Cdt. Nolan Martin
United States Military Academy
Your truck has a maximum towing capacity of 5,200 pounds. Your F1 has a curb weight of between 3,025 and 3,065 pounds, depending on whether it's equipped with the original six- or eight-cylinder engine. Add in 1,800-2,500 pounds for the lightest 16-foot car trailers commonly sold today and you've got a gross load of 5,565 pounds. Could you haul this load with your S-10? Yes. Should you do it? We'd advise against it. On flat ground with no crosswinds coming at you, your mini-truck will probably do the job. But out on the open highway, we'd say it's a recipe for disaster. Anytime the load being towed is at or near the curb weight of the vehicle pulling it, you've got to worry about stopping or worse, getting blown off the side of the road. We suggest towing with a fullsize truck with a towing capacity that's at least 10-percent higher than the load it's saddled with. Hope this helps.
We Stand Corrected
I thought you might like to point out to your readers that while Jason Riner's truck is labeled as a '53 ("Calling Card," June '08), the cab is actually a '54. You can tell because Chevrolet redesigned the trucks with a one-piece windshield instead of a two-piece, and it restyled the dash. Also, Chevrolet doubled up in 1955 on body styles-a first and second series.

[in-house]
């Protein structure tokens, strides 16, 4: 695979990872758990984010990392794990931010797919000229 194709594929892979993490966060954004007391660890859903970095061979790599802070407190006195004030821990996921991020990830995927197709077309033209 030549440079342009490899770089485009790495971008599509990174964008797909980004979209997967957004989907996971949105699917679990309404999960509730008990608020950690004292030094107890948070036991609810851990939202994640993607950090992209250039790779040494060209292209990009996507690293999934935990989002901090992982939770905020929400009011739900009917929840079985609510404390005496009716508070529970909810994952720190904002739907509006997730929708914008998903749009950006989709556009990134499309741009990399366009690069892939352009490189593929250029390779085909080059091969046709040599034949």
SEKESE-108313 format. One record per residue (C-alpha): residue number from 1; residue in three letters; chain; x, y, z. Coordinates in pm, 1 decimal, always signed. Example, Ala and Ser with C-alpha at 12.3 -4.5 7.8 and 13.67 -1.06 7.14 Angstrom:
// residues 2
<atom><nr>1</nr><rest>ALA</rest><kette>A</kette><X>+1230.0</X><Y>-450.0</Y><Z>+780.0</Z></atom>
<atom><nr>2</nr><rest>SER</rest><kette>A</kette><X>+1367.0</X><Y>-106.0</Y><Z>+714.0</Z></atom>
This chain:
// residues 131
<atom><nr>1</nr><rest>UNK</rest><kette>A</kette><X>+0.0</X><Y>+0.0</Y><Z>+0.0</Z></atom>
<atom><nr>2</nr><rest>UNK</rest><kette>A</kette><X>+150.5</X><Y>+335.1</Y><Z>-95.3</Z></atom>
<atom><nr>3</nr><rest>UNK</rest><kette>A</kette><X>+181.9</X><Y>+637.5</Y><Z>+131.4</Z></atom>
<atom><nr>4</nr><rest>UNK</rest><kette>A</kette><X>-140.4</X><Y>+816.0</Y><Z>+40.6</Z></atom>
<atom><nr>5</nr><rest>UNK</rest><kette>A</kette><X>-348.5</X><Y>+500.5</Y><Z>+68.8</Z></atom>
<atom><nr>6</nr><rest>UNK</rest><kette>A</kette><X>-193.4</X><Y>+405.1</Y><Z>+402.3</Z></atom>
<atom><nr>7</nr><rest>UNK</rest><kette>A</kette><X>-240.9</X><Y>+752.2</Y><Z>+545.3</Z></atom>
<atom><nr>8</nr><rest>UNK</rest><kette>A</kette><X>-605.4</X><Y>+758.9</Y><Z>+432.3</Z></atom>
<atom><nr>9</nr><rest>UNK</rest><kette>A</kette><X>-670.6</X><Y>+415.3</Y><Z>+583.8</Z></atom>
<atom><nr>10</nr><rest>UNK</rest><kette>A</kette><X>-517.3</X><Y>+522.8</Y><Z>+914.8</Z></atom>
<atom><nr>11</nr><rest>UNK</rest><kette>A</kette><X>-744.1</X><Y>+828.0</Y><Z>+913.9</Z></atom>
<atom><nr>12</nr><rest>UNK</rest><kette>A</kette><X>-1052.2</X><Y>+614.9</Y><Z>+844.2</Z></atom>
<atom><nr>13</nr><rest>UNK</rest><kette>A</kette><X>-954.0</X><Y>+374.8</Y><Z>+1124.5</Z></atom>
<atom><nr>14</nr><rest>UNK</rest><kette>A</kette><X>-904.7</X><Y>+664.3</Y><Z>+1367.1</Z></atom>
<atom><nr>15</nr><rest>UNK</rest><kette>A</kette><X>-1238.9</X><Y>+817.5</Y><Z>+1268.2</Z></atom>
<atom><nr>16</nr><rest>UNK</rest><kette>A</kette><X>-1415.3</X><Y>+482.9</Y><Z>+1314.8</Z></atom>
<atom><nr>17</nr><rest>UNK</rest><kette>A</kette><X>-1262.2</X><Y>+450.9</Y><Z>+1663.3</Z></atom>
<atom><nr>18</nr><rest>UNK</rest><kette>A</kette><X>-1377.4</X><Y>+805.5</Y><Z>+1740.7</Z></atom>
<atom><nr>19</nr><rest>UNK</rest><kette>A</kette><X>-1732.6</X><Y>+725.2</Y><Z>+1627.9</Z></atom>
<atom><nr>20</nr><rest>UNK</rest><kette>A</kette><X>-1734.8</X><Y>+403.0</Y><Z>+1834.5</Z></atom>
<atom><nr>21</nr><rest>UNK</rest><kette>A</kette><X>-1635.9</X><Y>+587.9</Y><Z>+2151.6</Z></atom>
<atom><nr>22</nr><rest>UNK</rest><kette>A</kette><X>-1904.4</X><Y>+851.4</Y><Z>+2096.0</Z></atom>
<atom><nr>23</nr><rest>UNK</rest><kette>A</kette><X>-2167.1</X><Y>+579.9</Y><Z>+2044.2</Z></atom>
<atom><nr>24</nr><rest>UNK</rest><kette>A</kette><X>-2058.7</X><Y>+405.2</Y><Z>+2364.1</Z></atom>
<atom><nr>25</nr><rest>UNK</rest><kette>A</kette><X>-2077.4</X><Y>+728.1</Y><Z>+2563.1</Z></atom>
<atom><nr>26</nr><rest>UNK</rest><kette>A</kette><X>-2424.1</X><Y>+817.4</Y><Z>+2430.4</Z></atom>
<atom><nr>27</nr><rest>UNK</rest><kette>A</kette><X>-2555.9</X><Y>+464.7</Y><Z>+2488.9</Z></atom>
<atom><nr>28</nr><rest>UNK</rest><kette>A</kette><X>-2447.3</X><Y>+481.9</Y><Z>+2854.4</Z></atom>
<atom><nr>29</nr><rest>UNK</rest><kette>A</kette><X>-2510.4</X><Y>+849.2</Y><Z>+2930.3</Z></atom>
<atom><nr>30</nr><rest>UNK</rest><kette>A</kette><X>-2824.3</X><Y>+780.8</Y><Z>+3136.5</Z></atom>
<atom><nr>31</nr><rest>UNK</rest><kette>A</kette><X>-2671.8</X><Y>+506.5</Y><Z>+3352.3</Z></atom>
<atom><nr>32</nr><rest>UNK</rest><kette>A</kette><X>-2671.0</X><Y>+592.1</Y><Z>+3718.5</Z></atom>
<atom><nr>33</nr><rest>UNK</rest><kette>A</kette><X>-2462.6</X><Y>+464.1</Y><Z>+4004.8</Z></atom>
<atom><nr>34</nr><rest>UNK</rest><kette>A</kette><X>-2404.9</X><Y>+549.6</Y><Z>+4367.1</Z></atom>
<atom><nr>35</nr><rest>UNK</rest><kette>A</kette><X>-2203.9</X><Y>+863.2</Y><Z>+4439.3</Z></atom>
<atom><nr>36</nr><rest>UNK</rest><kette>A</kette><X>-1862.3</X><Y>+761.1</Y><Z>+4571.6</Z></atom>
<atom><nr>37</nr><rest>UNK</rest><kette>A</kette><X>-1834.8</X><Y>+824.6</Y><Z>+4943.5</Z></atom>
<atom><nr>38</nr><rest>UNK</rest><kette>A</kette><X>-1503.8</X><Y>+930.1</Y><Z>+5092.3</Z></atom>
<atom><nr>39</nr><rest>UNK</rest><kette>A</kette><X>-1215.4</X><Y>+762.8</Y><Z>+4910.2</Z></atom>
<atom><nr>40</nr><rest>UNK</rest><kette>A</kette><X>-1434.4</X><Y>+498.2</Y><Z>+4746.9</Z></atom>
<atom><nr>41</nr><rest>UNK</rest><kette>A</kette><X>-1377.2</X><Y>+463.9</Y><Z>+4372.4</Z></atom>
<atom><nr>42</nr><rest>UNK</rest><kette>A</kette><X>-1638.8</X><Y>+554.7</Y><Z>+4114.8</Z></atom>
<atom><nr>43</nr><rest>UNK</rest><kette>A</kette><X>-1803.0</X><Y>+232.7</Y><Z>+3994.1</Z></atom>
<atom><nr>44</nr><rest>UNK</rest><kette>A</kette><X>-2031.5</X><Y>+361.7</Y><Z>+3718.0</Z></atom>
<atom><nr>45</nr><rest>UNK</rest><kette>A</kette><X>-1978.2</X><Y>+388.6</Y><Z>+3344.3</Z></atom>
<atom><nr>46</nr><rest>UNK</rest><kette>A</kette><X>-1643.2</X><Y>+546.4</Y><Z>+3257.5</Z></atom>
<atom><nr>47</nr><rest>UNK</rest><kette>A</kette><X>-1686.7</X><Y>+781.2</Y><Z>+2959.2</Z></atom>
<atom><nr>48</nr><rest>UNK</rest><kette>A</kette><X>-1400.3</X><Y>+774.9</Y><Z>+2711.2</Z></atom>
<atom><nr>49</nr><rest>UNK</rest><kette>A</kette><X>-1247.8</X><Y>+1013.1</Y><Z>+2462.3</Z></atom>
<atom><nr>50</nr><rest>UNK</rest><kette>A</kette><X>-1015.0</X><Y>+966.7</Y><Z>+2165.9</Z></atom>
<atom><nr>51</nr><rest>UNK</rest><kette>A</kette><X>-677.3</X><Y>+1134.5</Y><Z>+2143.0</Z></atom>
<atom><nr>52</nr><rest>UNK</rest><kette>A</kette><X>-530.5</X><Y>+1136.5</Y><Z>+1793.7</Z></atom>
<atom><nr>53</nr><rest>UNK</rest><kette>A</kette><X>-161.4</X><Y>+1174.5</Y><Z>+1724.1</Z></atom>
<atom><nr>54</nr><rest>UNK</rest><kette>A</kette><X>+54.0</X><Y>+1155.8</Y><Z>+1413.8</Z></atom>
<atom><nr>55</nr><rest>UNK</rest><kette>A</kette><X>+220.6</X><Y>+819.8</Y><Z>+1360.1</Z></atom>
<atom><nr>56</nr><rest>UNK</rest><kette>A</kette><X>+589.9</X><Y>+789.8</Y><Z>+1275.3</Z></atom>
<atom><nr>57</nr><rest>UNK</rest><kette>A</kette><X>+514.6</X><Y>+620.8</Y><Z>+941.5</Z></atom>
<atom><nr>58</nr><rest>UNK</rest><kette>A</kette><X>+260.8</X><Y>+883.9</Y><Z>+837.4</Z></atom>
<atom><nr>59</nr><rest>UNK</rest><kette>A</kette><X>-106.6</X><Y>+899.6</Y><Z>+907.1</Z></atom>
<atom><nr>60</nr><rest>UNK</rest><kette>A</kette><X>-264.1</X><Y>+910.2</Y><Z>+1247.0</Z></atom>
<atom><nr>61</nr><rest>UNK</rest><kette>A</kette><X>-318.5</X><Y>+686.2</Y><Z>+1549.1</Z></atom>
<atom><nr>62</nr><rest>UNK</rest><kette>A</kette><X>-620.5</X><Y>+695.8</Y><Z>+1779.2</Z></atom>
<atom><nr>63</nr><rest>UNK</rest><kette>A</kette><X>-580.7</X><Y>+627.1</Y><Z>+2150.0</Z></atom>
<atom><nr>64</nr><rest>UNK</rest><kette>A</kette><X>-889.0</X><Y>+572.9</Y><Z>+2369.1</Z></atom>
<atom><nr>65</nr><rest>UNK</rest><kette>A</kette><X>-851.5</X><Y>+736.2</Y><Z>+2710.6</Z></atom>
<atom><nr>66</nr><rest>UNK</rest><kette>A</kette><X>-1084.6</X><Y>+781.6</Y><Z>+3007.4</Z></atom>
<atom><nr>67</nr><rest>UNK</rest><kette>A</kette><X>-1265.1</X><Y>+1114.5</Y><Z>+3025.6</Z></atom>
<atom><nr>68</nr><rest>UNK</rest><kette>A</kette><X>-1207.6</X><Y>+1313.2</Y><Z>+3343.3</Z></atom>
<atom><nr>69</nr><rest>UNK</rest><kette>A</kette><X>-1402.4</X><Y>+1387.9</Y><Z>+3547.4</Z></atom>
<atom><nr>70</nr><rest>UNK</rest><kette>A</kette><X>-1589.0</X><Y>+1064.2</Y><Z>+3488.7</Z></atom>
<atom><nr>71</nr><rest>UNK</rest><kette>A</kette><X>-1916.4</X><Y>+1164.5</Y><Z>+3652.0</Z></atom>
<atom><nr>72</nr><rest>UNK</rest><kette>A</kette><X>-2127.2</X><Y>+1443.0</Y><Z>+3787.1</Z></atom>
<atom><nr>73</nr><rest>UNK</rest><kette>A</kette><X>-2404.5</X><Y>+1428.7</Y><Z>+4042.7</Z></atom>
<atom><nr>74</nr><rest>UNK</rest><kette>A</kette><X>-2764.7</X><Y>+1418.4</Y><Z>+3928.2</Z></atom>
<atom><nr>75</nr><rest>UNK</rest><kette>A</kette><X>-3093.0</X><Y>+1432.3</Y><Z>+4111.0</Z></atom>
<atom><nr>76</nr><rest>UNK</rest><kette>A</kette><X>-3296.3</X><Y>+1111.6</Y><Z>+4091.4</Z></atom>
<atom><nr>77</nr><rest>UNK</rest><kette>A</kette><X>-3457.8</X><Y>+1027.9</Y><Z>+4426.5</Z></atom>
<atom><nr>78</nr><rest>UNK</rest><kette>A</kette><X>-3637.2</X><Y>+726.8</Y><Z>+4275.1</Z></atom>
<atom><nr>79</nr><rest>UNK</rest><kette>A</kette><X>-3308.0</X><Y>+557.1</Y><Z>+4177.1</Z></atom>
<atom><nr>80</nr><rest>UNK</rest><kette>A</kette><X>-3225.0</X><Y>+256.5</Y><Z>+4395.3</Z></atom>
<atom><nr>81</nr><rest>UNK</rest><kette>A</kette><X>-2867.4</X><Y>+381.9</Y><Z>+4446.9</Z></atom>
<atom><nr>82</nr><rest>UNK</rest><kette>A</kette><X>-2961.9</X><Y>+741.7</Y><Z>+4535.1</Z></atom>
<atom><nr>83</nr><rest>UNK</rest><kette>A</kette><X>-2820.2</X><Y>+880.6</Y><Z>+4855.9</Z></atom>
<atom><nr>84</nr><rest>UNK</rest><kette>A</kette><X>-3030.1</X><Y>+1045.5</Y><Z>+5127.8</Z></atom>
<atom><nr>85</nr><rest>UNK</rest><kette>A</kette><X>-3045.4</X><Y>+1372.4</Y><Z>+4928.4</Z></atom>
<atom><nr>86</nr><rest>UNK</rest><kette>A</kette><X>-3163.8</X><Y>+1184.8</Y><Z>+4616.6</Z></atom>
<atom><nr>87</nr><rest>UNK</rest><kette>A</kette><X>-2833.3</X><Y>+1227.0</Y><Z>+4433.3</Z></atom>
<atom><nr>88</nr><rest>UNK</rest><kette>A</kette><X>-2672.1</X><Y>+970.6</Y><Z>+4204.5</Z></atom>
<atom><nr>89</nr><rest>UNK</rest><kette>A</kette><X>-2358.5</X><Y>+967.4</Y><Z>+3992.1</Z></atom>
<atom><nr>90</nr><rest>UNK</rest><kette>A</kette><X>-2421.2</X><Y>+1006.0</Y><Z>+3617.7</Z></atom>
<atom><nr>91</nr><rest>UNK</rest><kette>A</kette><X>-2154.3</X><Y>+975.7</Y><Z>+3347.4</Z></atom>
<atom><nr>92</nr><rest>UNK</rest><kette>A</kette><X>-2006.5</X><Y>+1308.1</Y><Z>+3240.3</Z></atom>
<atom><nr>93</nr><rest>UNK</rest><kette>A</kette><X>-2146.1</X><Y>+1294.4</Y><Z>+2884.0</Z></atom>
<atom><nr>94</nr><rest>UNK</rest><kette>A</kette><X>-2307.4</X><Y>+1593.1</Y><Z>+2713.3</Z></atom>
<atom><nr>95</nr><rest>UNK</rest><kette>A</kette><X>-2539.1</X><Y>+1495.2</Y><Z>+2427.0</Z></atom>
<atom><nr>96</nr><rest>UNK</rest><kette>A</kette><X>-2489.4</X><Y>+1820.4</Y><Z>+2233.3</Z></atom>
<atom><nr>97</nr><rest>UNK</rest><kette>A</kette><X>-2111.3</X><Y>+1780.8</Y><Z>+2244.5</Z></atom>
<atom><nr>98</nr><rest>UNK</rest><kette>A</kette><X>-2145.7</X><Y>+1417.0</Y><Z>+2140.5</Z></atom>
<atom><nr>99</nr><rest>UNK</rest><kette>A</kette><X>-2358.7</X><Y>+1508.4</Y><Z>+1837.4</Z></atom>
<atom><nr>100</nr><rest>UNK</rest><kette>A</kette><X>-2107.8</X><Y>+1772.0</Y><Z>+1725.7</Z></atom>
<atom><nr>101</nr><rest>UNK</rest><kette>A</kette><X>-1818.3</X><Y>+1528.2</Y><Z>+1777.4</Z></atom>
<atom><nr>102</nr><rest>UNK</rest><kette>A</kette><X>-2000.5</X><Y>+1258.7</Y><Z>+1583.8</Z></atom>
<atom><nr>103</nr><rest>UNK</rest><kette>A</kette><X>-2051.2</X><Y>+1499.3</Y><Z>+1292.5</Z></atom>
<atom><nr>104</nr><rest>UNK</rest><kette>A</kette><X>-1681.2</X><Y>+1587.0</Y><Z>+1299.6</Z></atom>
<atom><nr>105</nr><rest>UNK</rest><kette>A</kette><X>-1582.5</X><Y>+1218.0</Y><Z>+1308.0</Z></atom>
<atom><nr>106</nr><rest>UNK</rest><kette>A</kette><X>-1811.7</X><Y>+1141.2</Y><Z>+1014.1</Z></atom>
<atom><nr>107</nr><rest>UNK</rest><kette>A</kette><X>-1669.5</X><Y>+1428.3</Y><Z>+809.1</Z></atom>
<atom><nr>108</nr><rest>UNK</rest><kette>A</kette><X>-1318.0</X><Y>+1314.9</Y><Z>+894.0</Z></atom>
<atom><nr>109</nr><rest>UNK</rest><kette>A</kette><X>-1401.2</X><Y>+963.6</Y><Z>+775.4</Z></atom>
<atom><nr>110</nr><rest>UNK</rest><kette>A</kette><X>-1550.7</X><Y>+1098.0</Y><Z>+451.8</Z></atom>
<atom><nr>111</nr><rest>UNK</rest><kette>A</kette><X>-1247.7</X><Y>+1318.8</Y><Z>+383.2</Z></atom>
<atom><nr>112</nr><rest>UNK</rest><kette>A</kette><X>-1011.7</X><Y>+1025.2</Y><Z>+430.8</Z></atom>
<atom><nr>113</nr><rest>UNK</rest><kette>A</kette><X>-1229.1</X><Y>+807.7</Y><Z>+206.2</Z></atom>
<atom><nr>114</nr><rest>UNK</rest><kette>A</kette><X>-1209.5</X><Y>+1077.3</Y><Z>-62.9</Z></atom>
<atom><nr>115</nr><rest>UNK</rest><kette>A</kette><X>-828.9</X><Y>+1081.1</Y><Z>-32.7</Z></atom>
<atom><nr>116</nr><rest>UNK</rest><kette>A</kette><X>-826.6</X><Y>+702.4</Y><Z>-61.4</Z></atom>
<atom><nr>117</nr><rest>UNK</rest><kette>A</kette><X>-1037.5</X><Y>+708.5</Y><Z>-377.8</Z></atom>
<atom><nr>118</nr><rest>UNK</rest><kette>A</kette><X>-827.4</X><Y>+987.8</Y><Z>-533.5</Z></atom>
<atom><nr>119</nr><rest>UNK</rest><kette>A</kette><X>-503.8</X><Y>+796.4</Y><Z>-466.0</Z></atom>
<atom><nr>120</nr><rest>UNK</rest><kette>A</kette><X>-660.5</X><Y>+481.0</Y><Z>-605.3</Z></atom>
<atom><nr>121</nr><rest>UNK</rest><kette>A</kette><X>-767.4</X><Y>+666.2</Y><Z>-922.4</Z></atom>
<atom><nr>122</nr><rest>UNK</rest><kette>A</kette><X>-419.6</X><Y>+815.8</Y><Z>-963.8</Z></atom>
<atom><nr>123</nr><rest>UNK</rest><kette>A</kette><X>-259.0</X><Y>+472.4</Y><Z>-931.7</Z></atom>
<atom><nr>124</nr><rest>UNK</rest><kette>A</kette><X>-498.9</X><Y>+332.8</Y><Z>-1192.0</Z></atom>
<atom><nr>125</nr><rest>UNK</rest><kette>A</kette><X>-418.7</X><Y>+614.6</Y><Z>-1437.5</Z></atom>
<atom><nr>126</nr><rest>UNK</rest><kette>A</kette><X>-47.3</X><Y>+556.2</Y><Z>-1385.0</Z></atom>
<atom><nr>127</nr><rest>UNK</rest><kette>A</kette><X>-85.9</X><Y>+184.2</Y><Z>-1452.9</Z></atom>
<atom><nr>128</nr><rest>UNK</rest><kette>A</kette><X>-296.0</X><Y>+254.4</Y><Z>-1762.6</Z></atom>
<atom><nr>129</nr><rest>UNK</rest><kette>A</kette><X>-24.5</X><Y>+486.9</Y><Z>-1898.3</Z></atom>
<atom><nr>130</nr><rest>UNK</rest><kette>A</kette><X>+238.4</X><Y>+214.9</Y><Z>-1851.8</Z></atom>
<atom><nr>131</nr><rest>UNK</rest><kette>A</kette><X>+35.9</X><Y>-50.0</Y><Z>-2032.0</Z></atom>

Where Can I Get
I need a low-profile tonneau cover for a Stepside Chevy C10. The box is a '73-'87 style but my truck is an '86 model. I can't find one. Can you help me get one, please? Also, can I install power windows in my truck? It has cranks now.
You can find a low-pro bedcover by visiting www.checkerpro.com. Power window conversions are available from quite a few of our advertisers. LMC Truck, Spal, Brothers, and Classic Industries all offer the parts to convert your manual doors. And if you want to get rid of the vent windows, One Piece Products can sell you a one-piece power window conversion as well.
Gimme A Job!
Hey guys, jw who, how, and what someone would have to do to be a photographer/editor for your magazine ? its one of my favorites.
love trucks, bikes, and photography...currently use a canon 40d to shot pix with....live in ohio, but willing to relocate....building a 92 chevy dually bodydropped with semi wheels currently currently work as a LPN at summit county jail, but wanna go future with something that i love to do. scott
Given that a major portion of an editor's job responsibilities includes editing, the first thing you should do is learn to use the spelling and grammar check programs built into your computer when soliciting employment.
Now that we've got that out of the way, you should put together a resume and portfolio of your work that you can submit to prospective employers. Breaking into the magazine business is no different than any other industry. You just need to present yourself and your skills to employers until you find that one that wants to hire you.